It was widely predicted last year that hiring was going to increase in 2010, but that budgets for those hires would remain flat from their 2009 levels. How’s that for a hiring conundrum?
I suppose that’s the definition of doing more with less. Or maybe it’s doing more with the same. Regardless, a recent Monster.com article showed that those predictions were correct. At year-end 2010, the private sector experienced 10 consecutive months of employment gains, while a Manpower survey revealed the most optimistic corporate hiring trends in more than two years.
Companies did all of that on recruiting and hiring budgets that were mostly flat from 2009 and much lower than levels of two or three years ago. It can be a challenge, but it’s obviously not impossible. In fact, there are several ways to overcome the hurdle of hiring top talent without boosting your recruiting budget or spending a boatload on recruiting firm fees.
The Talent Buzz posted a great article that focused on themes that the site thought would come in to play in 2010. Most of them did come into play and should still be applicable this year. Here are a few of Talent Buzz’s suggestions:
Self-fund New Initiatives
Inevitably, there are breakdowns and unnecessary steps in almost every company’s hiring processes. The key is to identify and fix them. Companies can save money and increase productivity, putting them in position to keep up with competition by funding new opportunities.
In short, you don’t need new money to be able to spend more on hiring. You may be able to simply relocate inefficiently used resources to make up the difference. Companies may also consider purchasing an ATS (Applicant Tracking System). A good ATS will help streamline the recruiting process, saving time and money.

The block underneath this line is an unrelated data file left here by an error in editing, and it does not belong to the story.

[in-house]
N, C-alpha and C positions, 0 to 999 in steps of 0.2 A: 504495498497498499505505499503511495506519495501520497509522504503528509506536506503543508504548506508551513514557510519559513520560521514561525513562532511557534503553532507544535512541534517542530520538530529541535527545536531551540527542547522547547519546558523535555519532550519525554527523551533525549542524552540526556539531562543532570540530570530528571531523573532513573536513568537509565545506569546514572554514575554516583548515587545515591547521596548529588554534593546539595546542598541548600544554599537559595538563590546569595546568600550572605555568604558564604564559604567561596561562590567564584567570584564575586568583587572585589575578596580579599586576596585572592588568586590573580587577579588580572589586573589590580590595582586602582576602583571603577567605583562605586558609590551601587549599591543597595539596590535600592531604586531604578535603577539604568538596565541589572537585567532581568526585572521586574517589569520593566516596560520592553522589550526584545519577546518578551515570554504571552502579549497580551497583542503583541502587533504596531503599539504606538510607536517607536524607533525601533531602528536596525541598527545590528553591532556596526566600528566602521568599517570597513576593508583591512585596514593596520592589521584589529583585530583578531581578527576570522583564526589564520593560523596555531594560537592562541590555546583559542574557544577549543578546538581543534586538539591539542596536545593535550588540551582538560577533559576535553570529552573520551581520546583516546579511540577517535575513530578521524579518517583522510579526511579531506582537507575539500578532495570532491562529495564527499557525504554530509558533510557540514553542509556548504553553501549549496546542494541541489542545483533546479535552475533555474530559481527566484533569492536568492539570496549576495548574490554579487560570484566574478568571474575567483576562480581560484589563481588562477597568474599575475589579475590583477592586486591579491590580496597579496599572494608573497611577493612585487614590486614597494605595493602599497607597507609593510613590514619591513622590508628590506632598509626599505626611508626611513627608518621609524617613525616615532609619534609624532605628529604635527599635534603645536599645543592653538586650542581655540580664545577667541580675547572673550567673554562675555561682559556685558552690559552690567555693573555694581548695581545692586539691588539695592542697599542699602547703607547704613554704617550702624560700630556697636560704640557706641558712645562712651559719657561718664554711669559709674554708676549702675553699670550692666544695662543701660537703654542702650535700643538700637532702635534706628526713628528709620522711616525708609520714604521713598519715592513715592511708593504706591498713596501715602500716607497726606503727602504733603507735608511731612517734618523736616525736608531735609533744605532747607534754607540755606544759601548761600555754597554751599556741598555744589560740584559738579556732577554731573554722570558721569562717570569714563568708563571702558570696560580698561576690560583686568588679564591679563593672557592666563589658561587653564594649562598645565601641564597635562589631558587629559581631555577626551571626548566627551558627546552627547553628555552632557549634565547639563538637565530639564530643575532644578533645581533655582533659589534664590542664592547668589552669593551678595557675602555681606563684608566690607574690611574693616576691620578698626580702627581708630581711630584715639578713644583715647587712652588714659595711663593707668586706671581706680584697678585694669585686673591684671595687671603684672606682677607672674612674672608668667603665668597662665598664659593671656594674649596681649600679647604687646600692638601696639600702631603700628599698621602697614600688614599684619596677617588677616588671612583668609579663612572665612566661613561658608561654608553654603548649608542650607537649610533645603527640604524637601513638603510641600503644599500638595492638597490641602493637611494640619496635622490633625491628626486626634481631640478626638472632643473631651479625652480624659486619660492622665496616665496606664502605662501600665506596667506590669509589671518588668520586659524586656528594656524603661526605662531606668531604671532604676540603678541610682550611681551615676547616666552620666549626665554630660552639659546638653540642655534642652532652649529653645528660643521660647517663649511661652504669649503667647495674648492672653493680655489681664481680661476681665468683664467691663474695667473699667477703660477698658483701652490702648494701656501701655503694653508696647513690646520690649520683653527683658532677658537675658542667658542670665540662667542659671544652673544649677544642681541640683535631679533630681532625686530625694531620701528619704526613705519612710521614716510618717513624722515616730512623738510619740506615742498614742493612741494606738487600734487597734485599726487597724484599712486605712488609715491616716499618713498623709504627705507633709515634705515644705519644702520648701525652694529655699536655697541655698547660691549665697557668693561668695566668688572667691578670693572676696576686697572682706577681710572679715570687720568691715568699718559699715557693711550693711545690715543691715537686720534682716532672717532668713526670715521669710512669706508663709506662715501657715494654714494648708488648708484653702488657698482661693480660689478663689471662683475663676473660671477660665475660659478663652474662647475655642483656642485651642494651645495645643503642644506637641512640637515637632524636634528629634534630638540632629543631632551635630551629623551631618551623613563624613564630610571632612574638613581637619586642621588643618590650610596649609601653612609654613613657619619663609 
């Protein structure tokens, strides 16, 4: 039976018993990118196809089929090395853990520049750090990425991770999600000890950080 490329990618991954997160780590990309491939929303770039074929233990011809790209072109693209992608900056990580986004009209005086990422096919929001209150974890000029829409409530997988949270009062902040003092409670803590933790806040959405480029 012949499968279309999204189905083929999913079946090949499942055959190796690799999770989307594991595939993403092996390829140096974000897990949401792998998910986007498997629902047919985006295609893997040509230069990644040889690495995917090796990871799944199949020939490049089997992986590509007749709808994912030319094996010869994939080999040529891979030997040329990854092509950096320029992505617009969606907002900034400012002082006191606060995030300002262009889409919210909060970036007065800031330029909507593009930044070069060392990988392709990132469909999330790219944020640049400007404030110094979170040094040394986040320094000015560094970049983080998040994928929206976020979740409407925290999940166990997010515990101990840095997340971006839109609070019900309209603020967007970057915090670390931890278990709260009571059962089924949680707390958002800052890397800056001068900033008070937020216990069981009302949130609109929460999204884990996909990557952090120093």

Reconsider Attendance at Recruiting Events
Even though many companies and job seekers attend them, recruiting events have never been a truly effective way to source talent. Some job or career fairs make sense within some industries, but companies should be very selective in which ones they attend. Know why you want to be there and be realistic about what you’d like to achieve.
Some companies attend those events simply to brand themselves. If that’s the case, the marketing department should incur the cost.
Capitalize on Sourcing Effectiveness
Hiring managers use several sources to find and hire talent. When budgets are tight, those managers must focus on the sources that have provided the highest quality hire or return on investment. Remember, sources like alumni, boomerang, and referral programs can be highly effective and incredibly cost-efficient.
Leverage SEO, SEM, Social Media, and Blogs
Job board traffic has been in decline for years, though the recent surge in unemployment has been a boon to that industry lately. Still, companies can more effectively leverage tools like SEO, SEM, social media, and blogs to better target the candidates they want to hire.
But don’t just limit yourself to a jobs domain or LinkedIn. This article from Inc. Magazine details creative ways to make use of Facebook and Twitter, too. Jessica Lee, an HR manager for APCO, wrote about her own success using Twitter here.
Campus Recruiting is Evolving
Company attendance at on campus recruiting events has declined substantially in the past 12 months according to Talent Buzz. But that decline has created an opportunity for competitive advantage. Companies should take the opportunity to recruit students and graduates, visiting those less populated campus recruiting events and working directly with college and university career counselors and placement departments to identify top potential candidates.
The lesson here is that you can still compete for the best available candidates without overspending to find them.
We’d all love to have infinite resources to hire the absolute best talent. But in today’s economic environment that’s just not realistic — especially for expansion stage companies. That doesn’t mean that you should settle, especially as hiring continues to increase in 2011. If hiring managers think outside of the box to make the most of their recruiting budgets, they might be surprised how far their flat budgets can stretch.